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SOURCE: "Mexico," in Understanding Katherine Anne Porter, University of South Carolina Press, 1988, pp. 22-46.
[In the following excerpt, Unrue briefly assesses theme and symbolism in "Flowering Judas."]
Porter did not include "The Martyr" or "Virgin Violeta" in her first collection of stories. She told a student that she had omitted them because she had not been satisfied with them once she saw them in print. A story which did satisfy her was "Flowering Judas," one of her best-known and most often anthologized stories. Although she took notes for the story in 1921, she did not complete it until 1929, the year before her last sustained visit to Mexico. She described the writing of "Flowering Judas" in Whit Burnett's This Is My Best. It developed from the state of revolutionary affairs in Mexico in 1920 and a memory of an experience with her friend Mary Doherty, who became the real-life counterpart of Laura, even though Porter included something of herself in the character as well.
When Porter took notes for the story in 1921 she still had some idealistic faith in the revolution, but by the time she wrote the story she had become disillusioned, and this cynicism is evident in the story's tone. The first paragraph describes Braggioni in repugnant images. At the end of the paragraph, the maid greets the returning Laura at the door saying "with a flicker of a glance towards the upper...
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SOURCE: "'Flowering Judas' and the Failure of Amour Courtois," in Studies in Short Fiction, Vol. 28, No. 1, Winter, 1991, pp. 77-82.
[In the essay below, in part a response to an essay by Ray B. West, Lavers analyzes the pattern and influence of the tradition of courtly love on "Flowering Judas."]
[In Lodwick Hartley and George Core's 1969 Katherine Anne Porter: A Critical Symposium] Ray B. West, in his essay, "Symbol and Theme in 'Flowering Judas,'" points out that Katherine Anne Porter's most famous story is symbolical, and therefore needs to be interpreted. He then proceeds to give the story a very sensitive reading, examining symbols, and unraveling meanings. He does his work so convincingly that later critics evidently have felt no need to go further. But while everything West says in his celebrated essay is essentially correct, he is by no means exhaustive. In fact, what he has left out of his interpretation is not merely a few ancillary images but the central controlling symbolical pattern itself. He writes at the conclusion of his essay, "The meaning [of the story] . . . is available in all its complex relationships only when we have become aware of the entire field of reference." My intention here is to put into the reader's hands that "entire field of reference."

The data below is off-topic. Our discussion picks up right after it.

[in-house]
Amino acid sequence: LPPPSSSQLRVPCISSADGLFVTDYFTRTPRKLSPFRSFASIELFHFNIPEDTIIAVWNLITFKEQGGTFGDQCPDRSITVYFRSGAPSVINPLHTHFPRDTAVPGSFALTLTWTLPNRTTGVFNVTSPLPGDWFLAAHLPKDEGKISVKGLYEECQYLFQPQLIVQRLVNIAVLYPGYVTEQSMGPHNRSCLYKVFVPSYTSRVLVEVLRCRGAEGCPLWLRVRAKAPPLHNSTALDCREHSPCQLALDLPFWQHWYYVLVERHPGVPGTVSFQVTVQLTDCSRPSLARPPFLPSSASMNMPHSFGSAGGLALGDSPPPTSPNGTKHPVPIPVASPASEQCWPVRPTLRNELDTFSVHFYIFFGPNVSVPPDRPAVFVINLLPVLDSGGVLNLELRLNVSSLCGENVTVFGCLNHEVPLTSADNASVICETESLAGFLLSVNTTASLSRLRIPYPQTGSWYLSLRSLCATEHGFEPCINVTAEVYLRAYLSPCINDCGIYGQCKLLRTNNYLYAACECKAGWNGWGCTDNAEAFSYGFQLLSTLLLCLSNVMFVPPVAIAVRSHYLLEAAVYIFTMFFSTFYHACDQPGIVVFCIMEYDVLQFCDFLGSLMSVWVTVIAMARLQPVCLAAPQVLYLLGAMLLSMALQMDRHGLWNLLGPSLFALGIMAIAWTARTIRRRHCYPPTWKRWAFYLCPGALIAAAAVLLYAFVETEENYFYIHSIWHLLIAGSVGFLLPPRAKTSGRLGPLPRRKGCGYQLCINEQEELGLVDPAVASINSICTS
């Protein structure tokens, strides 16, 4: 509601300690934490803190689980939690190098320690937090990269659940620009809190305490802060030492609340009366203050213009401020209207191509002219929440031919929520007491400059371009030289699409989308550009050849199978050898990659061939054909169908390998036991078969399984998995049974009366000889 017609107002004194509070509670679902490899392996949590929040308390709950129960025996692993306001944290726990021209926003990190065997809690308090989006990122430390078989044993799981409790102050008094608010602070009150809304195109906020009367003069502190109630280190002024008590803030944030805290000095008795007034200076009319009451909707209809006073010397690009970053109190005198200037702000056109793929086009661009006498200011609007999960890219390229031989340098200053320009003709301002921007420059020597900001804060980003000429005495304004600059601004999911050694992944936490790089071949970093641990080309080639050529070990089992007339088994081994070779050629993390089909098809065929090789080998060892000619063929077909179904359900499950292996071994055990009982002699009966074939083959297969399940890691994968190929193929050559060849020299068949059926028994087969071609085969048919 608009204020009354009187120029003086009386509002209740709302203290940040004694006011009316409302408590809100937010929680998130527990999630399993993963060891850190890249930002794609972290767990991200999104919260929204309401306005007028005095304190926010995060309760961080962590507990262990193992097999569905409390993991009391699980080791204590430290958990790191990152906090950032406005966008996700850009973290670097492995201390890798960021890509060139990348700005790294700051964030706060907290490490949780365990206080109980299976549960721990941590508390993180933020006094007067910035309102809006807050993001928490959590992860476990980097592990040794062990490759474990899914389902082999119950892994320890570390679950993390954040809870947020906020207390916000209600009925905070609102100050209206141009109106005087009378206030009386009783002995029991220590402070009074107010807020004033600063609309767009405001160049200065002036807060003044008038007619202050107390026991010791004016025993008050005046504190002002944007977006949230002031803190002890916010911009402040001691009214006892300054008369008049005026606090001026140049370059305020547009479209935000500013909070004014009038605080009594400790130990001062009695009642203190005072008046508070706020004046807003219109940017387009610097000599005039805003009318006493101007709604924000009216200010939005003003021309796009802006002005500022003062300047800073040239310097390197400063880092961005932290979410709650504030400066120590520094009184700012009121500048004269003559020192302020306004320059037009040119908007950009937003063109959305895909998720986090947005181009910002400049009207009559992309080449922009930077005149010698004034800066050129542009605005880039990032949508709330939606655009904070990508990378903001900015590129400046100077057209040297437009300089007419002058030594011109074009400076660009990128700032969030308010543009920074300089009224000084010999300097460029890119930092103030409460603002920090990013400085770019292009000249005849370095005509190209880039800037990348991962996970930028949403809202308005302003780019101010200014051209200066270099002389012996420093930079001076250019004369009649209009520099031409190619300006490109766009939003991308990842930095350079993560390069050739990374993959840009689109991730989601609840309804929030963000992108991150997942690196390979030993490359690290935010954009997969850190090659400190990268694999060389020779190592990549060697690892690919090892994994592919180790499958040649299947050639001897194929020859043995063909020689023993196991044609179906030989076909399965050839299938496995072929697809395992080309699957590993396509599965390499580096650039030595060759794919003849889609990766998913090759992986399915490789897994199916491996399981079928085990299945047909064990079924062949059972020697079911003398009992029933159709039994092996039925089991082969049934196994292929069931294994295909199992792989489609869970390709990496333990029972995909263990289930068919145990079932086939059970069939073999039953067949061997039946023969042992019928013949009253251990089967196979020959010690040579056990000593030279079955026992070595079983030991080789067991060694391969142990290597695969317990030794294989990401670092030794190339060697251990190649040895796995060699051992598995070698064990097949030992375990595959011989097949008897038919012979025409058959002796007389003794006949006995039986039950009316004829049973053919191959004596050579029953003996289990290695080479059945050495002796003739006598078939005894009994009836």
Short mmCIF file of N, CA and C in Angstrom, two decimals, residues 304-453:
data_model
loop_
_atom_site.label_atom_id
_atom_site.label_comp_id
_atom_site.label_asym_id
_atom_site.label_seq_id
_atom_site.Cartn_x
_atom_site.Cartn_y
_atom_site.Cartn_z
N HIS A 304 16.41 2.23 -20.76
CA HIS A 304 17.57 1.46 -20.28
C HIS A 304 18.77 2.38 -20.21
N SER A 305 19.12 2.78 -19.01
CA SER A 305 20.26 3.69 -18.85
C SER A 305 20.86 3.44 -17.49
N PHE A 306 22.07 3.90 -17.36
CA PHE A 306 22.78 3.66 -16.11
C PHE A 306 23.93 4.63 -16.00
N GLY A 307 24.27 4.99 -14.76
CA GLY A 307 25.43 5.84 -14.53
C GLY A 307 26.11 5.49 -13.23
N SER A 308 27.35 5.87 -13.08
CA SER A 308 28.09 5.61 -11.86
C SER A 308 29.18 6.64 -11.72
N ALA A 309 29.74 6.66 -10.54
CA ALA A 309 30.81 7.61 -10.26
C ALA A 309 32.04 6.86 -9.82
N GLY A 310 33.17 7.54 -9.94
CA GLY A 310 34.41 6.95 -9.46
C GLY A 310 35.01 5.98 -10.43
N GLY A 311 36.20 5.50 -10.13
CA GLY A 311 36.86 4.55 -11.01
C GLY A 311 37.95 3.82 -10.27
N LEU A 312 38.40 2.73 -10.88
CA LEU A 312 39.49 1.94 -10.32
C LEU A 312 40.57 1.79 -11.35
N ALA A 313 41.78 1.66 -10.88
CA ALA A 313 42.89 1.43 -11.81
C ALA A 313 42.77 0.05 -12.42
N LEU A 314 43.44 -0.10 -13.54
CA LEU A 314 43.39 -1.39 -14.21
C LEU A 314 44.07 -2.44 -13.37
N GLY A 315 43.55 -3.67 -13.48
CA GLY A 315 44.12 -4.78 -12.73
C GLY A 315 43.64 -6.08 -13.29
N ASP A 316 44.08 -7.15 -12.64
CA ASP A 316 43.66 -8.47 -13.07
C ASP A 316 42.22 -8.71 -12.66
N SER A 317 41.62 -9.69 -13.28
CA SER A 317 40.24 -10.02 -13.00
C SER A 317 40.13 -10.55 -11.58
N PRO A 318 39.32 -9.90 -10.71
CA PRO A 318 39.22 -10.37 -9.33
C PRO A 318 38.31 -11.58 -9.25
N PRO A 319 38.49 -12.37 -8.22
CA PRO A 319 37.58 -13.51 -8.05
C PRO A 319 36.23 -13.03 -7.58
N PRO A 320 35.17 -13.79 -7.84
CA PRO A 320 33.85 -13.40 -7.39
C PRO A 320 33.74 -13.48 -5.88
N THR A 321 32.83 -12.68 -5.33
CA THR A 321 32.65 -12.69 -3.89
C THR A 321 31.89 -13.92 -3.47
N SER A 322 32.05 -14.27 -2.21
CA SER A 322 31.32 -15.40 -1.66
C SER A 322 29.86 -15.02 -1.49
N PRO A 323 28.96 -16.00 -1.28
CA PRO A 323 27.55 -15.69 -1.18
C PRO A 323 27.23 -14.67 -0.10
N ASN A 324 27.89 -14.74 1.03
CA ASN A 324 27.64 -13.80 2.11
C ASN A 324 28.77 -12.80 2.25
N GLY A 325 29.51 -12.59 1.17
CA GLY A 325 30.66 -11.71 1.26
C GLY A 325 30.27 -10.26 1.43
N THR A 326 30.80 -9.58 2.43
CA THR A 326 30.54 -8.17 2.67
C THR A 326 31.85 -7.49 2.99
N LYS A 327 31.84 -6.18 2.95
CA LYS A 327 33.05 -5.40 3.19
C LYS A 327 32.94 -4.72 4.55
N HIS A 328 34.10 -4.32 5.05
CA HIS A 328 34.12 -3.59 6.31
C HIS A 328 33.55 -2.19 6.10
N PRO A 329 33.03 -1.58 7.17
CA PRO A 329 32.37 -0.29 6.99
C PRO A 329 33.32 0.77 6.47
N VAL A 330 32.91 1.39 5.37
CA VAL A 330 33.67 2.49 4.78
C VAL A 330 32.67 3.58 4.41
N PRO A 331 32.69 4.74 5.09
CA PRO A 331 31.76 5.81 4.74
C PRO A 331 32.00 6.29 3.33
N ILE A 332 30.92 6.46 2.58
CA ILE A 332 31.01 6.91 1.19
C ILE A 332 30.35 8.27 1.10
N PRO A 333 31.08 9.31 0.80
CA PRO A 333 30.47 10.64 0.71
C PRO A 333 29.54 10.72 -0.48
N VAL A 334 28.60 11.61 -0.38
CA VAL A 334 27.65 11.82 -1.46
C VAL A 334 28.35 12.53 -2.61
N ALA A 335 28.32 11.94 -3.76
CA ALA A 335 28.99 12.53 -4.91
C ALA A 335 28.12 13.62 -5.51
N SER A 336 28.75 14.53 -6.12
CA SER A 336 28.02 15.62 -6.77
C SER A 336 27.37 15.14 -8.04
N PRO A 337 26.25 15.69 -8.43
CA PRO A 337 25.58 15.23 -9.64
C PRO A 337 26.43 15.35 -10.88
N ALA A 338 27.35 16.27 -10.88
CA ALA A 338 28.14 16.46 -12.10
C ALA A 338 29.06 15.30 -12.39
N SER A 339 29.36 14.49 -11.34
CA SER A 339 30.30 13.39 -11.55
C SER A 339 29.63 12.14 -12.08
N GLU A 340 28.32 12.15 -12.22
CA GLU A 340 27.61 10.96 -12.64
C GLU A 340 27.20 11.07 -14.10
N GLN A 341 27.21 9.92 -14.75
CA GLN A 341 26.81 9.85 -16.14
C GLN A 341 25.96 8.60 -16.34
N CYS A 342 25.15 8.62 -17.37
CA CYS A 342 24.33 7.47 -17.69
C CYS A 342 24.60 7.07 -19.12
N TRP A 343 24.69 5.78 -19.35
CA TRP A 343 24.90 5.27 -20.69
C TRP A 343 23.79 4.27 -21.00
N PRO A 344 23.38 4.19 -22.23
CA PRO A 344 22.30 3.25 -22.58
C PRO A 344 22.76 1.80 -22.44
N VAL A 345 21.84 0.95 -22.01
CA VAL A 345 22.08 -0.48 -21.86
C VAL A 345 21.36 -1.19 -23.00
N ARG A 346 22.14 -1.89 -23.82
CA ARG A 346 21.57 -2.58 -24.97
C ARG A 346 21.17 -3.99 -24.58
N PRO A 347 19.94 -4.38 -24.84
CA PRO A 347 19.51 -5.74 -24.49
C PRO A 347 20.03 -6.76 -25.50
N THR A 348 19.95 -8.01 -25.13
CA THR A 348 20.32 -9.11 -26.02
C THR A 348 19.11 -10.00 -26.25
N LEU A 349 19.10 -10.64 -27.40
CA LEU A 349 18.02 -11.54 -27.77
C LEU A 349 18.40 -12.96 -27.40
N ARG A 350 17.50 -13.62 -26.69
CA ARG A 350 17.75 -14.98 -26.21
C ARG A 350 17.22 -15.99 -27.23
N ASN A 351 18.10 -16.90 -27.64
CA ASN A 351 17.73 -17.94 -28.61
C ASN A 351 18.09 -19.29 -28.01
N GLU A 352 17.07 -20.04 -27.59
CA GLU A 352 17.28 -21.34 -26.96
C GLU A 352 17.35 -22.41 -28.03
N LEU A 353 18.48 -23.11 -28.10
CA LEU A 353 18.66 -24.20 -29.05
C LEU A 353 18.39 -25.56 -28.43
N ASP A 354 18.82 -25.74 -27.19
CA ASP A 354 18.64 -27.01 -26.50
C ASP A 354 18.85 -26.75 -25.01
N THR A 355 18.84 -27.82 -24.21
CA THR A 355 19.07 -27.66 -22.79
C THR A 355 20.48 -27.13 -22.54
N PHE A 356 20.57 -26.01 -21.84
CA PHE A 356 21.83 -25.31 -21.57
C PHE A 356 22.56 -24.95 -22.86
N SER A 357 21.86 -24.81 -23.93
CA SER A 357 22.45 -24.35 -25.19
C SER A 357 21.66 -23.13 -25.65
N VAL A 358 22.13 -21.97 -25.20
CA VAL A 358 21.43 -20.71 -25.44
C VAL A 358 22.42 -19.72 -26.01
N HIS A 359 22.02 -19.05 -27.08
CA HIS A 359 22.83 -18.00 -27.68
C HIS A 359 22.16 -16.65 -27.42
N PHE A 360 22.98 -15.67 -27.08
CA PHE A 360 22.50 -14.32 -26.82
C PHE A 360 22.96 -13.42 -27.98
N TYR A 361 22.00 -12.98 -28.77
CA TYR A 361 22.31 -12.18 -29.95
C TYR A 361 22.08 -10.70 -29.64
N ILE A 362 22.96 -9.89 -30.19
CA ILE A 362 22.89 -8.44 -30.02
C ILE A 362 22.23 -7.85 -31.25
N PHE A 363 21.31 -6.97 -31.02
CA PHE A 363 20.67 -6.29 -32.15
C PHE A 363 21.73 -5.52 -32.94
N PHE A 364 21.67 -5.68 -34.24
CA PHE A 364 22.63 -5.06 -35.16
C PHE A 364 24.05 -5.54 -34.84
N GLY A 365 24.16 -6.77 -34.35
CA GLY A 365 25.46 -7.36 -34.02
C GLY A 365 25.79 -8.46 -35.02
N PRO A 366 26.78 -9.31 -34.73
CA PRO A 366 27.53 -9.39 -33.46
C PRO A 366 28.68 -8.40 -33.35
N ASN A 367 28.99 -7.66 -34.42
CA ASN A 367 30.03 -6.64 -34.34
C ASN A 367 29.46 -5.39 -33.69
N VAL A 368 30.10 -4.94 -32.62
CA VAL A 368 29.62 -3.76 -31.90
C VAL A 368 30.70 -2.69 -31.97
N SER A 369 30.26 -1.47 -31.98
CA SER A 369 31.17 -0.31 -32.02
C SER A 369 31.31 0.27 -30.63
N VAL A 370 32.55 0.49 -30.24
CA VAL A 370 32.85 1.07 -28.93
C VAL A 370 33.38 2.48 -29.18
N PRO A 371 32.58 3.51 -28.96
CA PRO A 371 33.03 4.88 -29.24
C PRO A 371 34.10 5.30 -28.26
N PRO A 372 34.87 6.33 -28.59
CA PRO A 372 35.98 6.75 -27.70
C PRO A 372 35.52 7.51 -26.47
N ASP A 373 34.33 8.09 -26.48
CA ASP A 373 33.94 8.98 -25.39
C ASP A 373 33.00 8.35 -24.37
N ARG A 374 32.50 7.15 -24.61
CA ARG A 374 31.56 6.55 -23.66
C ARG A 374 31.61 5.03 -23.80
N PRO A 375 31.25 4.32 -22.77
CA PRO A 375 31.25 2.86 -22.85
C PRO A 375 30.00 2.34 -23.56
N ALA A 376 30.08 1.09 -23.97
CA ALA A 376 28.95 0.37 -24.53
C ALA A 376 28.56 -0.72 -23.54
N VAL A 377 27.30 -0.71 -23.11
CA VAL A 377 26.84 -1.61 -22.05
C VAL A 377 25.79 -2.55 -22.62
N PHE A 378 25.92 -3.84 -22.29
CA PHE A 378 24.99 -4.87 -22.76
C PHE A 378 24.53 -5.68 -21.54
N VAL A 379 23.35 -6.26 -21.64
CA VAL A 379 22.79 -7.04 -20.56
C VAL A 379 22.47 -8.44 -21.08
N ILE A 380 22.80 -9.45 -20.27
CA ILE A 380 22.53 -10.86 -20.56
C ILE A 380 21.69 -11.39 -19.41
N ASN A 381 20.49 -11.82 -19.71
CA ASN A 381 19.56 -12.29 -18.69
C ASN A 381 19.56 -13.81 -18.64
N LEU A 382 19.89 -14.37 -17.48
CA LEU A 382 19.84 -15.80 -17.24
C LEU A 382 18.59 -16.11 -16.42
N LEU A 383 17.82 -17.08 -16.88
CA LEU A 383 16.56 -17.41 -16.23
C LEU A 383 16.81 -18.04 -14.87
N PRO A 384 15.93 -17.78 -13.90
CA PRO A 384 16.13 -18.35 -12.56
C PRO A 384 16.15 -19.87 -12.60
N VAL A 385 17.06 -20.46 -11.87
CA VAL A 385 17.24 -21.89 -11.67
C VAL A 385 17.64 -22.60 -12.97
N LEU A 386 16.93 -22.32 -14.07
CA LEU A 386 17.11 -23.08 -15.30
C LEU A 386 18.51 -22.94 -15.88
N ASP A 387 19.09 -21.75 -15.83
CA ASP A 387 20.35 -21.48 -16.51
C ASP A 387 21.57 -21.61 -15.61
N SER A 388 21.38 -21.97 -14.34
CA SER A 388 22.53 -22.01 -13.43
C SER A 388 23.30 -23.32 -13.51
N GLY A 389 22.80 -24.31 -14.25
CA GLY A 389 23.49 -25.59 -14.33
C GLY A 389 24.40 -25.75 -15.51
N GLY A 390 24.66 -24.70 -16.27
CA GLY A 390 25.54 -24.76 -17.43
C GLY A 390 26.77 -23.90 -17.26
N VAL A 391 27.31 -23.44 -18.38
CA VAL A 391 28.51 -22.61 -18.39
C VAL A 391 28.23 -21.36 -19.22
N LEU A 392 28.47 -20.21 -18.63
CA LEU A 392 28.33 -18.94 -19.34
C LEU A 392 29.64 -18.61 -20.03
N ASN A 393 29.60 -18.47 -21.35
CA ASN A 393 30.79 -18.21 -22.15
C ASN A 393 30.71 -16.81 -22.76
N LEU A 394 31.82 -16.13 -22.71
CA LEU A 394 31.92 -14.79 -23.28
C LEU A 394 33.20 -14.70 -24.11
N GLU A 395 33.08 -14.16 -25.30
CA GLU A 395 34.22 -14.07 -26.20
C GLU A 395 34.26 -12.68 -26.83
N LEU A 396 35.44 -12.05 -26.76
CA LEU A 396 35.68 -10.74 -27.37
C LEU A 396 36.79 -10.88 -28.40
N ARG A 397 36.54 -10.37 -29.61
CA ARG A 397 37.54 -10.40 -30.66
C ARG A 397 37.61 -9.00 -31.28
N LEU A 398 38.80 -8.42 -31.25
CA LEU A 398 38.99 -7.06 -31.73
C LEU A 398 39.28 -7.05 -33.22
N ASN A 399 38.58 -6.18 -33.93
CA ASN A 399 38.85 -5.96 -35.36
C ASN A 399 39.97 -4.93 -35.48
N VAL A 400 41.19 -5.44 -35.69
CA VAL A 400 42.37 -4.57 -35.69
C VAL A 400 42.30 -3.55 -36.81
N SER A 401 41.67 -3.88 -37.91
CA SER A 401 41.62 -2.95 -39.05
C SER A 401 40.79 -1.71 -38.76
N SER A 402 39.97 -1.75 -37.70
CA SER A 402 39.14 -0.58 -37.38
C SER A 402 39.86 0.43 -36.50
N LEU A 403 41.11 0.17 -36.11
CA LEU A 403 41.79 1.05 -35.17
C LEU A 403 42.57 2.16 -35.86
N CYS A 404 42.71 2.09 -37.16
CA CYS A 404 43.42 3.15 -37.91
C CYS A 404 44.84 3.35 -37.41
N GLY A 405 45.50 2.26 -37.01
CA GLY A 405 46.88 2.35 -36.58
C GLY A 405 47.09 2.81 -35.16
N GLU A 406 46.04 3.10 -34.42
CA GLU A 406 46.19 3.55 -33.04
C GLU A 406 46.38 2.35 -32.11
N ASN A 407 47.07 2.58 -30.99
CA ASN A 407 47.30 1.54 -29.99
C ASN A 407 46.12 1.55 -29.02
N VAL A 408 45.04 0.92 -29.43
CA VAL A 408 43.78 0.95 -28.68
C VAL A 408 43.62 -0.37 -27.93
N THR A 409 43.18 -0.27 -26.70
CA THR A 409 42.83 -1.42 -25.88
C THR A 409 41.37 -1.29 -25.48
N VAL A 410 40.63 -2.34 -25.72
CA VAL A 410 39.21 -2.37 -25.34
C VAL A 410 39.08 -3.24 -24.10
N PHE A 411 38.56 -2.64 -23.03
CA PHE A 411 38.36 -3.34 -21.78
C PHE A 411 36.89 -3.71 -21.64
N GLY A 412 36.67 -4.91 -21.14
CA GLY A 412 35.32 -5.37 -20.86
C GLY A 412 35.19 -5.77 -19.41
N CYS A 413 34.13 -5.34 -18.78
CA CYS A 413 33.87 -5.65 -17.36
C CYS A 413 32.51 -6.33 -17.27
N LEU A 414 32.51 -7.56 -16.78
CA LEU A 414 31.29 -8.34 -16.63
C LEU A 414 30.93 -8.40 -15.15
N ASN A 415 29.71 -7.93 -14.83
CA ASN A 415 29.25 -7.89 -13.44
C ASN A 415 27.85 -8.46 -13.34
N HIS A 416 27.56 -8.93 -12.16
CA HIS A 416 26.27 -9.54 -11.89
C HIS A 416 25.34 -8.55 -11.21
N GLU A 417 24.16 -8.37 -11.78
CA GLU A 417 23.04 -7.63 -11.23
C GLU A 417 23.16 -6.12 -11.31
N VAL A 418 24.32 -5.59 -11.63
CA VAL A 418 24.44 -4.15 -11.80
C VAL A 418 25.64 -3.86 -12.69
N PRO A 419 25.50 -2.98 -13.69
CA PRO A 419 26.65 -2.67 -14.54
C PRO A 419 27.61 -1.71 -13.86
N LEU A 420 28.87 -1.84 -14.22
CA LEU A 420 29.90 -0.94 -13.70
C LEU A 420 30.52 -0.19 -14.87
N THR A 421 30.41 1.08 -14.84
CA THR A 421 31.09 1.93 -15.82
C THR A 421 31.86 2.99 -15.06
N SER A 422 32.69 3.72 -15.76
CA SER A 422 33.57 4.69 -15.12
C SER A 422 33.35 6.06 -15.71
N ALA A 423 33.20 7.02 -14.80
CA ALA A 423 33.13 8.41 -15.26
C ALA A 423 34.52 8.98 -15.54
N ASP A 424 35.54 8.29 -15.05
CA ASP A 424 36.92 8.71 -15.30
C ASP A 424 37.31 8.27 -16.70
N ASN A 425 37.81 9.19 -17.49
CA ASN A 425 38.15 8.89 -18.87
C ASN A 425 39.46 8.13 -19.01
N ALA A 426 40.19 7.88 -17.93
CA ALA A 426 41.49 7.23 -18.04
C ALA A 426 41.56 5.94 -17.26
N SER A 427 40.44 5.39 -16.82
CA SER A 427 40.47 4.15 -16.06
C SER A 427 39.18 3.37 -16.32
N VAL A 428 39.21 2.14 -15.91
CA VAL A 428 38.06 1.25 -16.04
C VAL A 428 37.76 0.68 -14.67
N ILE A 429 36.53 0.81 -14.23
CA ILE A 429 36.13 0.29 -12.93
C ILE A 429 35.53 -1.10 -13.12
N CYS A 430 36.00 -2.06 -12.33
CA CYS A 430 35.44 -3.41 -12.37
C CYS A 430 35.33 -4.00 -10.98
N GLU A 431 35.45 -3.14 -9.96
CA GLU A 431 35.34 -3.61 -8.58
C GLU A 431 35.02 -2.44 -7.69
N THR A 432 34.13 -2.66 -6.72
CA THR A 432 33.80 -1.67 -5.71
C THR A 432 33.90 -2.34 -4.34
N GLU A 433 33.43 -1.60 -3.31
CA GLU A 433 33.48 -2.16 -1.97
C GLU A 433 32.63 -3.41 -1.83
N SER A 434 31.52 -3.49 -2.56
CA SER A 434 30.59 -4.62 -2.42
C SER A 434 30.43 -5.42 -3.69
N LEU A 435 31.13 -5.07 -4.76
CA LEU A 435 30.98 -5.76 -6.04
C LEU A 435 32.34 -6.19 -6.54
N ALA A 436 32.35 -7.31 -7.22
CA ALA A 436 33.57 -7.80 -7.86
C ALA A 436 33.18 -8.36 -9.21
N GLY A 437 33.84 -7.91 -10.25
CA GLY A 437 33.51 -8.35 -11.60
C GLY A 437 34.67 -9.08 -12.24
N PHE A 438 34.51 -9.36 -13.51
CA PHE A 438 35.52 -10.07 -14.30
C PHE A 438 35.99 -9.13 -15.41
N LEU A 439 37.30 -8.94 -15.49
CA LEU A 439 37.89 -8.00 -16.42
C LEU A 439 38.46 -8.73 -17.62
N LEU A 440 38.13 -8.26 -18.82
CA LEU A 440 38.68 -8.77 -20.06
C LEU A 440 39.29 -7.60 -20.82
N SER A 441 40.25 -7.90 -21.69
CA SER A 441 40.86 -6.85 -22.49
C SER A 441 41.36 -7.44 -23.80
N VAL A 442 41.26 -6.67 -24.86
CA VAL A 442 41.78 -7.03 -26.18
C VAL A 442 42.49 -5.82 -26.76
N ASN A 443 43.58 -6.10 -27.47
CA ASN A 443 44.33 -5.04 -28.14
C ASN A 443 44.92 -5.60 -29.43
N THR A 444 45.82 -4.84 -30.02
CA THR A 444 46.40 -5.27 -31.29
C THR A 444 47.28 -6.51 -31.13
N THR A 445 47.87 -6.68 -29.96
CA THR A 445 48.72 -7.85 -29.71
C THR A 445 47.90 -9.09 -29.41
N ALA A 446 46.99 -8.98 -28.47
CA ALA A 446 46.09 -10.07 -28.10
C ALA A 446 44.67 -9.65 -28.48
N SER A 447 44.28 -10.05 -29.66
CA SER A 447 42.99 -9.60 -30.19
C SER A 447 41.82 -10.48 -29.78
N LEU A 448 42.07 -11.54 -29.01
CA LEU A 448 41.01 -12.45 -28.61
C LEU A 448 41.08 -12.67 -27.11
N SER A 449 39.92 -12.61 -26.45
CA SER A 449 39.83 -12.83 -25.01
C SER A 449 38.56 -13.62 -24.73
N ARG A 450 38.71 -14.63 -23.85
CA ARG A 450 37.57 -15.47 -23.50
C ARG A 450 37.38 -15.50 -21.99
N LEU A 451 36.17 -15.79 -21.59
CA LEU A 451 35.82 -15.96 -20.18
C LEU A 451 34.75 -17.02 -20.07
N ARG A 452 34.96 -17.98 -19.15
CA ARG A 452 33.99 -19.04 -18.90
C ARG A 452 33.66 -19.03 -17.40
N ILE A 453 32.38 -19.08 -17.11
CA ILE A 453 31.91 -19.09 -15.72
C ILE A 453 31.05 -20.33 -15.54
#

To refresh the reader's memory, let me briefly summarize the story, and then West's interpretation of it....
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Heilman, Robert B. "Katherine Anne Porter: 'Flowering Judas'." In Modern Short Stories: A Critical Anthology, pp. 180-94. New York: Harcourt, Brace and Company, 1950.
Reprints "Flowering Judas" and then provides a brief critical discussion of the tale.
Ibieta, Gabriella. "The North-American Exile's Vision of Mexico According to Katherine Anne Porter." In Proceedings of the Xth Congress of the International Comparative Literature Association, edited by Anna Balakian and James J. Wilhelm, pp. 233-38. New York: Garland Publishing Inc., 1985.
Examines Porter's depiction of Mexico in "Flowering Judas" and "Hacienda," concluding: "These texts are particularly valuable as outstanding examples of intercultural relations between two countries that still hold a conflictive fascination for each other. In both instances a process of mediation is effectively achieved by North Americans who, from a seemingly safe, although existentially precarious existence, refract an implicitly double image of the Mexican reality."
Nance, William L. "The Emerging Pattern." In Katherine Anne Porter & the Art of Rejection, pp. 12-54. Chapel Hill: The University of North Carolina Press, 1964.
Discusses "Flowering Judas" in relation to Porter's artistic development, highlighting...